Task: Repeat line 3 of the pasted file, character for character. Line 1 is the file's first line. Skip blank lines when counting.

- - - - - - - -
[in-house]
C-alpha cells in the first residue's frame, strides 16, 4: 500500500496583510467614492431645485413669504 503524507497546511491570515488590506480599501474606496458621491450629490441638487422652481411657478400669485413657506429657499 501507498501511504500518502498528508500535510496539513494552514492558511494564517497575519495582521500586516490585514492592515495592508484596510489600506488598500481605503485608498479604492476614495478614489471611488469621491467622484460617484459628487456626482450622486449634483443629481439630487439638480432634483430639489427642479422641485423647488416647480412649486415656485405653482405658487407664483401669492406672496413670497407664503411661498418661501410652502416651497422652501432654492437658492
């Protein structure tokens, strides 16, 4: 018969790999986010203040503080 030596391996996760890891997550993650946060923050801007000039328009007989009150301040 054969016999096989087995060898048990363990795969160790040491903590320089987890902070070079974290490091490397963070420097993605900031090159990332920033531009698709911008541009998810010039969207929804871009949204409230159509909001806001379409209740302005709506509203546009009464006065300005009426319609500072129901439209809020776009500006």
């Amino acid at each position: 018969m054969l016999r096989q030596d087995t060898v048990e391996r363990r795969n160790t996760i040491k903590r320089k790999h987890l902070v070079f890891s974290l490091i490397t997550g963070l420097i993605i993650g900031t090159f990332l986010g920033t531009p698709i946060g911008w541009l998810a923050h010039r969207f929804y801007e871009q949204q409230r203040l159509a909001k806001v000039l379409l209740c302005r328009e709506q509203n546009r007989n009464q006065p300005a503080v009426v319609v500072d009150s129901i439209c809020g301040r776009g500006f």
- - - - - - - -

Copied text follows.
């Protein structure tokens, strides 16, 4: 018969790999986010203040503080 030596391996996760890891997550993650946060923050801007000039328009007989009150301040 054969016999096989087995060898048990363990795969160790040491903590320089987890902070070079974290490091490397963070420097993605900031090159990332920033531009698709911008541009998810010039969207929804871009949204409230159509909001806001379409209740302005709506509203546009009464006065300005009426319609500072129901439209809020776009500006």